Muskeloberflächen extrahiert aus dem Visible Human Datensatz (Philippe Moewis et al.)
Muskel-Zentroidlinen auf spezifisches Subjekt übertragen (Philippe Moewis, Adam Trepczynski et al.)
Skelettale Kinematik bestimmt durch fitten der spezifischen Anatomie an funktionelle Gelenk-Zentren/Achsen aus Bewegung reflektierender Hautmarker (Adam Trepczynski et al.)

Feaured Publications

  • Trepczynski A, Kutzner I, Schutz P, Dymke J, List R, von Roth P, Moewis P, Bergmann G, Taylor WR, Duda GN

    Tibio-Femoral Contact Force Distribution is Not the Only Factor Governing Pivot Location after Total Knee Arthroplasty

    Total knee arthroplasty aims to mimic the natural knee kinematics by optimizing implant geometry, but it is not clear how loading relates to tibio-femoral anterior-posterior translation or internal-external pivoting. Tibio-femoral loading was measured using an instrumented tibial component in six total knee arthroplasty patients (aged 65-80y, 5-7y post-op) during 5-6 squat repetitions, while knee kinematics were captured using a mobile video-fluoroscope. In the range of congruent tibio-femoral contact the medial femoral condyle remained approximately static while the lateral condyle translated posteriorly by 4.1 mm (median). Beyond the congruent range, the medial and lateral condyle motions both abruptly changed to anterior sliding by 4.6 mm, and 2.6 mm respectively. On average, both the axial loading and pivot position were more medial near extension, and transferred to the lateral side in flexion. However, no consistent relationship between pivoting and load distribution was found across all patients throughout flexion, with R(2) values ranging from 0.00 to 0.65. Tibio-femoral kinematics is not related to the load distribution alone: medial loading of the knee does not necessarily imply a medial pivot location.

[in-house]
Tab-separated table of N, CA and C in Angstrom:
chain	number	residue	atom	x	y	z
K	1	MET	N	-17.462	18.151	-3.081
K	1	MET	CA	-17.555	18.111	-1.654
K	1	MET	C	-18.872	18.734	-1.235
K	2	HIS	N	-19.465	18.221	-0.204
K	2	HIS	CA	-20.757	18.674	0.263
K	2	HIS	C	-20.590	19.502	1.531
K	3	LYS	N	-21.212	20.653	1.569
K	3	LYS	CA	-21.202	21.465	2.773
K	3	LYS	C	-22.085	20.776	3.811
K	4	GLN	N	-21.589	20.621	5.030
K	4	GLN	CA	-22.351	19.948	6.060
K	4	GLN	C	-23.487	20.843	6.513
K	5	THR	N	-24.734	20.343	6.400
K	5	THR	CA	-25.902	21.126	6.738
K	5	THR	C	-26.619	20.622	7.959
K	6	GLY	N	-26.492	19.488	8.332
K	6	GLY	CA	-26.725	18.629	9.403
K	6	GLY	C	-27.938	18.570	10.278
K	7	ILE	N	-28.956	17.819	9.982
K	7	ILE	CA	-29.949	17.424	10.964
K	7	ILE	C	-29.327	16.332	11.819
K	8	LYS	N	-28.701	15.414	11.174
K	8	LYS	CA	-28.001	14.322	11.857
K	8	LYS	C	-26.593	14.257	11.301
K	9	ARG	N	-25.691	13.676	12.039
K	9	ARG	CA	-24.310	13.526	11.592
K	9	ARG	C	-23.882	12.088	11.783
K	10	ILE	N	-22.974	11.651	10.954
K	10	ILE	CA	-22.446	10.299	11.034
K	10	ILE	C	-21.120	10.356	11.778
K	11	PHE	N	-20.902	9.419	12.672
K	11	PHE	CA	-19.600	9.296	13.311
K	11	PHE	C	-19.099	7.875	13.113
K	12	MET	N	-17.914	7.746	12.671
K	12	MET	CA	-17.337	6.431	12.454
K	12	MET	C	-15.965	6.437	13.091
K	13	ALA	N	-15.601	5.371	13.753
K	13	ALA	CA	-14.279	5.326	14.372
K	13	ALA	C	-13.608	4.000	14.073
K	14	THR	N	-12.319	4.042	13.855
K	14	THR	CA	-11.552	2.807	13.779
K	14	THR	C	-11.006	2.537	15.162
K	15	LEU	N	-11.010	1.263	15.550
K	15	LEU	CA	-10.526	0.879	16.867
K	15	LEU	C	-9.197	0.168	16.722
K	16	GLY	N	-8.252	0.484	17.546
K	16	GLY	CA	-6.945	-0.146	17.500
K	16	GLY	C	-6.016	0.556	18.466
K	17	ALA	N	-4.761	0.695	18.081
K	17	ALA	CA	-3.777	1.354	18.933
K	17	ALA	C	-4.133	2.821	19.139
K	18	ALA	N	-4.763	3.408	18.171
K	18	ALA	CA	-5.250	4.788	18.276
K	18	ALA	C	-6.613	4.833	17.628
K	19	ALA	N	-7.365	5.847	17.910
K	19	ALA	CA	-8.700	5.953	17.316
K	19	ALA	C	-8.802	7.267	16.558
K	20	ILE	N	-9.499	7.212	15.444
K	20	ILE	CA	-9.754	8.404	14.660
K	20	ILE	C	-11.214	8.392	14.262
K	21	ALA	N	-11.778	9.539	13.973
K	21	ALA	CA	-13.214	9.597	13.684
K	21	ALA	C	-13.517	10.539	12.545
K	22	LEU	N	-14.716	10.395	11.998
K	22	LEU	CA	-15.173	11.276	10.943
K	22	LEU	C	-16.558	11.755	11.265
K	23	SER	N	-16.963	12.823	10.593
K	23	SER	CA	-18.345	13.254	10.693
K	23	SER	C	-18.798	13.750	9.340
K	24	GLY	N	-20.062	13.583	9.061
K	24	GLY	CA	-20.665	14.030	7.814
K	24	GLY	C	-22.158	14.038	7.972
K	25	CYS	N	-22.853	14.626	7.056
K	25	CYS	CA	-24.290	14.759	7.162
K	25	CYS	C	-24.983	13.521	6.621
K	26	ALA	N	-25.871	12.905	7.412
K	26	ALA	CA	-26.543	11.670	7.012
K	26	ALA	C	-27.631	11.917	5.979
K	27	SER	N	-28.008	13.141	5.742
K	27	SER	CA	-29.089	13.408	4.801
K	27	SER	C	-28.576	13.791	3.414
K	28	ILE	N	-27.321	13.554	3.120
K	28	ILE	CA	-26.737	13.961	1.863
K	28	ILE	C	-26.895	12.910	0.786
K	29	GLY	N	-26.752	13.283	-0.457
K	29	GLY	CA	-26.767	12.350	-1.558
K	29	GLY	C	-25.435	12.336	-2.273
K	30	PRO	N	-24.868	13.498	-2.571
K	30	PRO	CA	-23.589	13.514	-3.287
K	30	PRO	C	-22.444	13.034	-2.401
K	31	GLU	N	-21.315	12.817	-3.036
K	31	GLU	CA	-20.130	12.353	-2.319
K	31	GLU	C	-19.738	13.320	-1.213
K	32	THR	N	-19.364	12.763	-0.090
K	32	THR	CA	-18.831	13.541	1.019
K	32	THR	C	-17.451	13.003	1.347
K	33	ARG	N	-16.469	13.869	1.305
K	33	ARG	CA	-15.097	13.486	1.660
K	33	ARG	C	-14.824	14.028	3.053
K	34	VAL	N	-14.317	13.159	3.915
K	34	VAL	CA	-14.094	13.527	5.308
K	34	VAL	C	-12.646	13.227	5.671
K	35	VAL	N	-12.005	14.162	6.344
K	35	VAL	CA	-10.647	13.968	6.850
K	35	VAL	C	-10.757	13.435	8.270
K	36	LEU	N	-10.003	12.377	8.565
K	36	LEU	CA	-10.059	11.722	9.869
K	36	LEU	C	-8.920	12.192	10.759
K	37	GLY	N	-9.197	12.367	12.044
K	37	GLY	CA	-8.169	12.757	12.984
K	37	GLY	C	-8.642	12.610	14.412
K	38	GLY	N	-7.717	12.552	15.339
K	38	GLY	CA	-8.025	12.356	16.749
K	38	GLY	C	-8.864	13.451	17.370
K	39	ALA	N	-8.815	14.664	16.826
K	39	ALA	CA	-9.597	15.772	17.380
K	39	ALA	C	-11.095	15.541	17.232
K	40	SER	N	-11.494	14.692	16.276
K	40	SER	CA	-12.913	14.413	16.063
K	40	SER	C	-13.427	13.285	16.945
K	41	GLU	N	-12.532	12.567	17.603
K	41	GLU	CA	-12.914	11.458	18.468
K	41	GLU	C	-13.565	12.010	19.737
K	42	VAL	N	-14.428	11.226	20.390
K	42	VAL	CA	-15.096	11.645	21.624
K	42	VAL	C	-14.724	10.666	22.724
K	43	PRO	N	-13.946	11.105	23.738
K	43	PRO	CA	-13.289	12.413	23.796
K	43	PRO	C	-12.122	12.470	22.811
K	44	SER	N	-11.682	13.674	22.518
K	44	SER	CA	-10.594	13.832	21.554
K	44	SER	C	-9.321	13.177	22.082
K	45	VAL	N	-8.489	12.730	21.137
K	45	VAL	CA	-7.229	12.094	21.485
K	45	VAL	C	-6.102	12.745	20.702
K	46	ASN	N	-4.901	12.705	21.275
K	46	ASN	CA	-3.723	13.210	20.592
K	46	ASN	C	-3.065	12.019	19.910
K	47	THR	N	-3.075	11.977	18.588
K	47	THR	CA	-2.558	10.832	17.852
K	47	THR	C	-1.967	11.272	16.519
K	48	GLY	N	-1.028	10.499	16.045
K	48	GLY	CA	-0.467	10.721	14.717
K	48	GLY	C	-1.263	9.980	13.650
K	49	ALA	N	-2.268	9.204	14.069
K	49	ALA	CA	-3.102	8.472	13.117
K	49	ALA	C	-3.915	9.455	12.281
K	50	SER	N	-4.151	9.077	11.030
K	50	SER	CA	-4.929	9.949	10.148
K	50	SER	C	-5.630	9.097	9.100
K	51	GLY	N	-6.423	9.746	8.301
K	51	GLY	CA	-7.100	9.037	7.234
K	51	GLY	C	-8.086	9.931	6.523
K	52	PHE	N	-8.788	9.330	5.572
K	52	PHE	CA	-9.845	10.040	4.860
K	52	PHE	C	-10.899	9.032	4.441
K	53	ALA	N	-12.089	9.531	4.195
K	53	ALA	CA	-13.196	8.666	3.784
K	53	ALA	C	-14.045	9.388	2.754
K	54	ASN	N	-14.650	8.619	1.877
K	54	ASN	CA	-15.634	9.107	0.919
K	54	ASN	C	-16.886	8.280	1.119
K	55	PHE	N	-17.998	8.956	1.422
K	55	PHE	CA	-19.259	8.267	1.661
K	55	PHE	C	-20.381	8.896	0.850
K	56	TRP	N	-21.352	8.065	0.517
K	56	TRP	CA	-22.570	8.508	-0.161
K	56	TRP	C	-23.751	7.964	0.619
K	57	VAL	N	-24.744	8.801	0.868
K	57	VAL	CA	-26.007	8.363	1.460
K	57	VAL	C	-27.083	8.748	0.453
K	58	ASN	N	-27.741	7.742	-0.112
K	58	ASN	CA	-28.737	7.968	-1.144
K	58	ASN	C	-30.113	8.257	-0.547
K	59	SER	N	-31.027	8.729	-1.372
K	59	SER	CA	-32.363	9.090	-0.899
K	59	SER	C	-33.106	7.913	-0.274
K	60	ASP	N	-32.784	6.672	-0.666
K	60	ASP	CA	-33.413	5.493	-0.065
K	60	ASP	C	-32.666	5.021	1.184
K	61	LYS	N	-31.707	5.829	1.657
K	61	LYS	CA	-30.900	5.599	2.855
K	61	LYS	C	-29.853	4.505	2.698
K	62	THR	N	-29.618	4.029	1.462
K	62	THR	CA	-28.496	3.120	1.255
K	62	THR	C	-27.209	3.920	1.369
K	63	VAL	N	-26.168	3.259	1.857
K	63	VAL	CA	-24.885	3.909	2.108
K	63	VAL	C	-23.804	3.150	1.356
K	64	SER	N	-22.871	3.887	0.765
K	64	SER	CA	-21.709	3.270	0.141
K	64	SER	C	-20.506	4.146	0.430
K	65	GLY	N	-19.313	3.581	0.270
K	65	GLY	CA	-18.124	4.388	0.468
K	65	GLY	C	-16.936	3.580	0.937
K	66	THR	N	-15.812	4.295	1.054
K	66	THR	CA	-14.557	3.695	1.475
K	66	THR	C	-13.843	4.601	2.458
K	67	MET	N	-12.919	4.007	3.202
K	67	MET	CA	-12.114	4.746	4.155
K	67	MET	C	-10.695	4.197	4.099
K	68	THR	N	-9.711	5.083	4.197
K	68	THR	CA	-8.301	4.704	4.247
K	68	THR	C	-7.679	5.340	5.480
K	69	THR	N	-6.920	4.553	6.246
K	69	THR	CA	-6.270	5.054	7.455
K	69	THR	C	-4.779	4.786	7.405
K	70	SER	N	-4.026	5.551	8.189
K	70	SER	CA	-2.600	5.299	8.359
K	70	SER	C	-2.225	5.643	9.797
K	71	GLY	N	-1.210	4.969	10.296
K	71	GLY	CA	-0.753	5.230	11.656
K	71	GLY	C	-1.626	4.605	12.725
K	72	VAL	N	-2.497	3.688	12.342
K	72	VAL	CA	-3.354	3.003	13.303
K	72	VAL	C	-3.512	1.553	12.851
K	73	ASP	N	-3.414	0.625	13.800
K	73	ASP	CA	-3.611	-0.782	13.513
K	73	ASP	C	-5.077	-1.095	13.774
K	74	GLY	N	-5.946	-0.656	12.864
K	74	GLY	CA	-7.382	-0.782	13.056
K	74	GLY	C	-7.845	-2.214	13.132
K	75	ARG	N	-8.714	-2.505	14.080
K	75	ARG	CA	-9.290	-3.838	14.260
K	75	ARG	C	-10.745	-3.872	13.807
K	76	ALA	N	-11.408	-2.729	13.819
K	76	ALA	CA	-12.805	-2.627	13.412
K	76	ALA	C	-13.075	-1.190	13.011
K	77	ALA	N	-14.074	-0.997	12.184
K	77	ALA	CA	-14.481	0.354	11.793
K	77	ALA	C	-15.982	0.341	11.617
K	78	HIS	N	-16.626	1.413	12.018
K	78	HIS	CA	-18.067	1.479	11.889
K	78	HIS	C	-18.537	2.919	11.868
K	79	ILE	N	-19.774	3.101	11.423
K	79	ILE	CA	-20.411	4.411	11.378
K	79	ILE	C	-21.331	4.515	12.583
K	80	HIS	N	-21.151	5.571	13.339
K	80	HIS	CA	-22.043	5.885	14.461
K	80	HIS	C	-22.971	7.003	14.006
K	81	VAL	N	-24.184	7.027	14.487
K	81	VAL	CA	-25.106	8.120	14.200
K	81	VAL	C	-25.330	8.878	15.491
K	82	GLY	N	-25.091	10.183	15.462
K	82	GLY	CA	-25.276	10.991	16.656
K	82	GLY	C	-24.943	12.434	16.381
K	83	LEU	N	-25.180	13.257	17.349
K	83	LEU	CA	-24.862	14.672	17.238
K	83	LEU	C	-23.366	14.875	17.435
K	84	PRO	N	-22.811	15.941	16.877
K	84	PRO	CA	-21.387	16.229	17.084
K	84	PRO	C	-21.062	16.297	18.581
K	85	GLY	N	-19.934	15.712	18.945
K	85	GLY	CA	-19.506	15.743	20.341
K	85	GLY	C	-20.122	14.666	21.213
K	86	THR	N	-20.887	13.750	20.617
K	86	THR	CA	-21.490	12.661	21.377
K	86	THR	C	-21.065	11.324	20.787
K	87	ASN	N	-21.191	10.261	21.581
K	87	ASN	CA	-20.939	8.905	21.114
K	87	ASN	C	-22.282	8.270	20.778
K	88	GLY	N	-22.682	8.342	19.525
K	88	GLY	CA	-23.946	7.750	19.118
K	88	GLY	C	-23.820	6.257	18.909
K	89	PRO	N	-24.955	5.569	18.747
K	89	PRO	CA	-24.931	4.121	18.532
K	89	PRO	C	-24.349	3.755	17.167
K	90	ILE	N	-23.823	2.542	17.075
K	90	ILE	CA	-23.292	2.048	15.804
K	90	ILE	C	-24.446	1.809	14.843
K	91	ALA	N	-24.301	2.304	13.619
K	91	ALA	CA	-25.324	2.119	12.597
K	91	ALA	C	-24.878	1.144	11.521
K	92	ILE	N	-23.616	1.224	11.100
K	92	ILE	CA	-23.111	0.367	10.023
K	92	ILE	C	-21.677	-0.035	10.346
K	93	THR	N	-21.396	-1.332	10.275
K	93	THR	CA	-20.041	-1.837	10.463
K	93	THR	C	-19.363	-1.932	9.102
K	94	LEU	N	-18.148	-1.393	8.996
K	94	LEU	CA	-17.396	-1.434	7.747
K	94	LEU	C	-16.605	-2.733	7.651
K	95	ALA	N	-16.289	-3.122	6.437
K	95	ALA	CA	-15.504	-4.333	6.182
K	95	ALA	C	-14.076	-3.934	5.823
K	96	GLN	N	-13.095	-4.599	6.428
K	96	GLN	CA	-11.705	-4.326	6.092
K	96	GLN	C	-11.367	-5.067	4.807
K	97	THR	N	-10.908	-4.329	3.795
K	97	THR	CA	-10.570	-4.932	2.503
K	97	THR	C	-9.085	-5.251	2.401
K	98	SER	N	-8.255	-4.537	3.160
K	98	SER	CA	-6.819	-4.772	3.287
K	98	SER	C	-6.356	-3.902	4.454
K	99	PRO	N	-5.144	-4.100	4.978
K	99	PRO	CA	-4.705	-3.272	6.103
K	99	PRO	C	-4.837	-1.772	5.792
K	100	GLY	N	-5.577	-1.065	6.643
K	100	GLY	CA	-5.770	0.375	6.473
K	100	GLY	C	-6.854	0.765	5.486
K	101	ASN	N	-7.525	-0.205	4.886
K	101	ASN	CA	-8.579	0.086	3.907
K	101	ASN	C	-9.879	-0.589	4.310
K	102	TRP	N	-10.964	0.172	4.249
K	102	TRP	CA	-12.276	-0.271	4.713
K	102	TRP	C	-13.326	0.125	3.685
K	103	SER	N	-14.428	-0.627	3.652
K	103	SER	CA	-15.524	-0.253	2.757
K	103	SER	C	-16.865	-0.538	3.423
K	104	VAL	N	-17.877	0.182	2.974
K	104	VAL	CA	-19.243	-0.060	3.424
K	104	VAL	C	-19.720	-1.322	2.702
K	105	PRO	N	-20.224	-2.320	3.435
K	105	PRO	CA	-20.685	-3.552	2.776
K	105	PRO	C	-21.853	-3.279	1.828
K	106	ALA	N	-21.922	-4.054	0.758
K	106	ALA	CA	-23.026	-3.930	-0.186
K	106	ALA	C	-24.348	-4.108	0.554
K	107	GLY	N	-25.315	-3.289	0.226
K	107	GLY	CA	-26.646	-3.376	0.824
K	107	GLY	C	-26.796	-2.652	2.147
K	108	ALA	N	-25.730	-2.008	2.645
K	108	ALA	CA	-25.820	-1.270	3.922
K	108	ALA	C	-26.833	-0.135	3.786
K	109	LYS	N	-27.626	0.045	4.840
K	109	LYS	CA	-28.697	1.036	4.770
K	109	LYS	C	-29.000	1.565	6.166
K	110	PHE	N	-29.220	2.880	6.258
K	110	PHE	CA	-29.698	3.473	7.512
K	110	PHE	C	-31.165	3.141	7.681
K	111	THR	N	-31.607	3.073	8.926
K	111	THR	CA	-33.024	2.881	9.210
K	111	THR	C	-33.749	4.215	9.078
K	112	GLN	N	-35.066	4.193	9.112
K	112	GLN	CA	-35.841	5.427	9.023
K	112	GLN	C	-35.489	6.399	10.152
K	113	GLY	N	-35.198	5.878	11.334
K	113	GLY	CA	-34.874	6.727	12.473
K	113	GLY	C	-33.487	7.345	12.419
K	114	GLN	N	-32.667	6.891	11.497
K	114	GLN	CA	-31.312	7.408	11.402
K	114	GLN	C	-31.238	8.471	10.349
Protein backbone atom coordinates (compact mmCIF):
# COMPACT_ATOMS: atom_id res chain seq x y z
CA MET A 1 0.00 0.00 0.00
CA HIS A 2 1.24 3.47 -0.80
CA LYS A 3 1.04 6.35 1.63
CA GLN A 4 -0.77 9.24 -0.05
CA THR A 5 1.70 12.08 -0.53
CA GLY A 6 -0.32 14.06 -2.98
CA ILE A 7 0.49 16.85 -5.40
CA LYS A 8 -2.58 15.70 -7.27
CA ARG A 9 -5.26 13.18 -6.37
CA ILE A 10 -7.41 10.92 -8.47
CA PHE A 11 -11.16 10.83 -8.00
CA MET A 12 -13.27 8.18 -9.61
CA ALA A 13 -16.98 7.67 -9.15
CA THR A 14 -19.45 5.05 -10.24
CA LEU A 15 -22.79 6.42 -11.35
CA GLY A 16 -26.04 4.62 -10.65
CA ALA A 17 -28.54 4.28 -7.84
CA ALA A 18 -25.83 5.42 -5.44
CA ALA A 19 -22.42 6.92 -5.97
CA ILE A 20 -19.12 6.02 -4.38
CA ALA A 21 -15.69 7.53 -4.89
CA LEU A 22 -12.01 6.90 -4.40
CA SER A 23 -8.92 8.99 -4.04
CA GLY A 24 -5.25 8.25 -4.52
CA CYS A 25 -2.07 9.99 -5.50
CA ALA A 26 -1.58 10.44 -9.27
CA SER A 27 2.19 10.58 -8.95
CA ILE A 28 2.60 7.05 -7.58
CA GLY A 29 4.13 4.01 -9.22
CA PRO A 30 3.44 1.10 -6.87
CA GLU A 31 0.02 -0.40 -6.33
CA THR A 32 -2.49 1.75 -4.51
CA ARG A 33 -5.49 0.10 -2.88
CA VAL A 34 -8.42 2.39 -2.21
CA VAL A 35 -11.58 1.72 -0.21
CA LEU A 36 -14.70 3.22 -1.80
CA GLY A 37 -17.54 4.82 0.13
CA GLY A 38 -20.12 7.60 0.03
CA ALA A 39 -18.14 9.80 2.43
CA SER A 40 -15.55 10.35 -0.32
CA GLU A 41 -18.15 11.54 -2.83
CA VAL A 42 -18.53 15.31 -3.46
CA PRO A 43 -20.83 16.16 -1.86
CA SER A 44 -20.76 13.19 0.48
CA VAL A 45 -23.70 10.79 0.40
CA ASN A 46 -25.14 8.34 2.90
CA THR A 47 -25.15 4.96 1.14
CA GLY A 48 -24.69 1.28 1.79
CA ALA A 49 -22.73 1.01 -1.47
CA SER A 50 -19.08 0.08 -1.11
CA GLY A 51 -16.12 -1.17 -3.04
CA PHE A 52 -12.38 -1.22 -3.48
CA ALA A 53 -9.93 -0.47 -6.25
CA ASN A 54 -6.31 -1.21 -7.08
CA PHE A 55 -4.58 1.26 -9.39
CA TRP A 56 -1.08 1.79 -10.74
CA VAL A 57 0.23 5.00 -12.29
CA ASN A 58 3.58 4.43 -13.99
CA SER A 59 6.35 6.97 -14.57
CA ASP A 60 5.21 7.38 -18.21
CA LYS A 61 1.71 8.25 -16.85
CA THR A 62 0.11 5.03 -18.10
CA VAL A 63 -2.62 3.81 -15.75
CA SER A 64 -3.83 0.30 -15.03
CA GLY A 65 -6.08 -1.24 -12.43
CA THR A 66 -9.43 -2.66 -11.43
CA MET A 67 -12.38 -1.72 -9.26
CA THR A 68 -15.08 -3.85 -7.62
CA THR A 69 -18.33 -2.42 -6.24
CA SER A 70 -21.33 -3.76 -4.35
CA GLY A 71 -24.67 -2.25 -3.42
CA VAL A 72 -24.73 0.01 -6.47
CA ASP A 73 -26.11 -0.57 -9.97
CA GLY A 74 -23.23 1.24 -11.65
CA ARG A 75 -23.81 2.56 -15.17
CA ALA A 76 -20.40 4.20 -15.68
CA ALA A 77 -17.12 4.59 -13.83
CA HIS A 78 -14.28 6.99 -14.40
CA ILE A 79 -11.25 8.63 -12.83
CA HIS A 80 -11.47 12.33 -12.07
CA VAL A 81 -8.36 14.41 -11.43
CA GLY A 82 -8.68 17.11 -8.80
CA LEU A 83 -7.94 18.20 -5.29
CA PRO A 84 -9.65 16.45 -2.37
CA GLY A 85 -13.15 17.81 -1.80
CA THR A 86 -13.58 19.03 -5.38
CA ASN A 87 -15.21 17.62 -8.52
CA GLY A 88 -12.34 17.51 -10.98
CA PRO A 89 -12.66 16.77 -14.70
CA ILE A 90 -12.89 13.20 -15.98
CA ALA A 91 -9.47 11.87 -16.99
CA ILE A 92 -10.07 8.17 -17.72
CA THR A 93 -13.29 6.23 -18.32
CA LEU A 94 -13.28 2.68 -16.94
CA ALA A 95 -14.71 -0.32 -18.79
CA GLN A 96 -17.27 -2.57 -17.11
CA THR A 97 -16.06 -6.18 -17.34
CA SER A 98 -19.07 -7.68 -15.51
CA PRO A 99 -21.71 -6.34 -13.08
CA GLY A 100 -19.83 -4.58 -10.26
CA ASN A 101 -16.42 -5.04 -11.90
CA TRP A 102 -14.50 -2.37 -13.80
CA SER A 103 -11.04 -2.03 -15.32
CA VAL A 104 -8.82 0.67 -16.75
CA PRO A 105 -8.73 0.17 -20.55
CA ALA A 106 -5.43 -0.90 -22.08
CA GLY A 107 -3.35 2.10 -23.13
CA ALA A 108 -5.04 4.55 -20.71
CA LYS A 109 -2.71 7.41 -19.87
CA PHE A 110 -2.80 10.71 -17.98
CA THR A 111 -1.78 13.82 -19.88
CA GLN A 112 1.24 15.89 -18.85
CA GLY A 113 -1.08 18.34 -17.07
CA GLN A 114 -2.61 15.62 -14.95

Sci Rep 2019; 9(1):182.

  • Trepczynski A, Kutzner I, Schwachmeyer V, Heller MO, Pfitzner T, Duda GN

    Impact of antagonistic muscle co-contraction on in vivo knee contact forces

    BACKGROUND: The onset and progression of osteoarthritis, but also the wear and loosening of the components of an artificial joint, are commonly associated with mechanical overloading. Mechanical forces acting at the joints and understanding of the key factors that can alter them are critical to develop effective treatments for restoring joint function. While static anatomy is usually the clinical focus, less is known about the impact of dynamic factors, such as individual muscle recruitment, on joint contact forces. CONCLUSIONS: Treatment of diseased and failed joints should not only be restricted to anatomical reconstruction of static limb axes alignment. The dynamic activation of muscles, as a key modifier of lower limb biomechanics, should also be taken into account and thus also represents a promising target for restoring function, patient mobility, and preventing future joint failure. German Clinical Trials Register: ID: DRKS00000606

    J Neuroeng Rehabil 2018; 15(1):101.


Results 1 to 10 of total 20

Results 1 to 10 of total 20